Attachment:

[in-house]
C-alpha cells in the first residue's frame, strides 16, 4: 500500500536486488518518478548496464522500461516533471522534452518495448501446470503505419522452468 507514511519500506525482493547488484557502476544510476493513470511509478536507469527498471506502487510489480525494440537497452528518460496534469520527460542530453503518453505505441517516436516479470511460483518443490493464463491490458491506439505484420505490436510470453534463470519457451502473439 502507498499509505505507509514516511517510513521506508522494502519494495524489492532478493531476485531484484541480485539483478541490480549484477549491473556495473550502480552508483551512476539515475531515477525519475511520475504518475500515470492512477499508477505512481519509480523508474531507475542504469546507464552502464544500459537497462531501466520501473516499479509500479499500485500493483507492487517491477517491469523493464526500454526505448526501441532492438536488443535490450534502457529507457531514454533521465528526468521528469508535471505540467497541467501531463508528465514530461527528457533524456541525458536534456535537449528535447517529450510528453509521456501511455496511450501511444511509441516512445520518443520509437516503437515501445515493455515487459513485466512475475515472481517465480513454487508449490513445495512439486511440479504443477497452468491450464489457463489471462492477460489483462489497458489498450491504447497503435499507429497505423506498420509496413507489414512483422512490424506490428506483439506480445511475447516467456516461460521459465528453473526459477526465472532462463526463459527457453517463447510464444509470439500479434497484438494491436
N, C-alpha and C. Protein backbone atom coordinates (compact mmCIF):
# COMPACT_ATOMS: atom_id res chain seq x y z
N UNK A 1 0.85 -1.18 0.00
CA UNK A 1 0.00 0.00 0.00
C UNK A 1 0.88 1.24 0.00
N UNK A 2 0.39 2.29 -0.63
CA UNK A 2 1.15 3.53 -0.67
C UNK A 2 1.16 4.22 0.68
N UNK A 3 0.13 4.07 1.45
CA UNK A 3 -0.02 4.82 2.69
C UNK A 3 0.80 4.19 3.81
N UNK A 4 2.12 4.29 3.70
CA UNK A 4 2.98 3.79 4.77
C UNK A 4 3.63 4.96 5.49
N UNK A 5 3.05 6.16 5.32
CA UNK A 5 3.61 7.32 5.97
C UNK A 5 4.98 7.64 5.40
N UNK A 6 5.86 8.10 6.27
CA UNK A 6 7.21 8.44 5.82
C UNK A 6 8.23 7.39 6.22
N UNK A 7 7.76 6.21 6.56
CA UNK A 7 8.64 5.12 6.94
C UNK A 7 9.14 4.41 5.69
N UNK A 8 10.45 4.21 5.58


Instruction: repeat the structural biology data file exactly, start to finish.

[in-house]
C-alpha cells in the first residue's frame, strides 16, 4: 500500500536486488518518478548496464522500461516533471522534452518495448501446470503505419522452468 507514511519500506525482493547488484557502476544510476493513470511509478536507469527498471506502487510489480525494440537497452528518460496534469520527460542530453503518453505505441517516436516479470511460483518443490493464463491490458491506439505484420505490436510470453534463470519457451502473439 502507498499509505505507509514516511517510513521506508522494502519494495524489492532478493531476485531484484541480485539483478541490480549484477549491473556495473550502480552508483551512476539515475531515477525519475511520475504518475500515470492512477499508477505512481519509480523508474531507475542504469546507464552502464544500459537497462531501466520501473516499479509500479499500485500493483507492487517491477517491469523493464526500454526505448526501441532492438536488443535490450534502457529507457531514454533521465528526468521528469508535471505540467497541467501531463508528465514530461527528457533524456541525458536534456535537449528535447517529450510528453509521456501511455496511450501511444511509441516512445520518443520509437516503437515501445515493455515487459513485466512475475515472481517465480513454487508449490513445495512439486511440479504443477497452468491450464489457463489471462492477460489483462489497458489498450491504447497503435499507429497505423506498420509496413507489414512483422512490424506490428506483439506480445511475447516467456516461460521459465528453473526459477526465472532462463526463459527457453517463447510464444509470439500479434497484438494491436
N, C-alpha and C. Protein backbone atom coordinates (compact mmCIF):
# COMPACT_ATOMS: atom_id res chain seq x y z
N UNK A 1 0.85 -1.18 0.00
CA UNK A 1 0.00 0.00 0.00
C UNK A 1 0.88 1.24 0.00
N UNK A 2 0.39 2.29 -0.63
CA UNK A 2 1.15 3.53 -0.67
C UNK A 2 1.16 4.22 0.68
N UNK A 3 0.13 4.07 1.45
CA UNK A 3 -0.02 4.82 2.69
C UNK A 3 0.80 4.19 3.81
N UNK A 4 2.12 4.29 3.70
CA UNK A 4 2.98 3.79 4.77
C UNK A 4 3.63 4.96 5.49
N UNK A 5 3.05 6.16 5.32
CA UNK A 5 3.61 7.32 5.97
C UNK A 5 4.98 7.64 5.40
N UNK A 6 5.86 8.10 6.27
CA UNK A 6 7.21 8.44 5.82
C UNK A 6 8.23 7.39 6.22
N UNK A 7 7.76 6.21 6.56
CA UNK A 7 8.64 5.12 6.94
C UNK A 7 9.14 4.41 5.69
N UNK A 8 10.45 4.21 5.58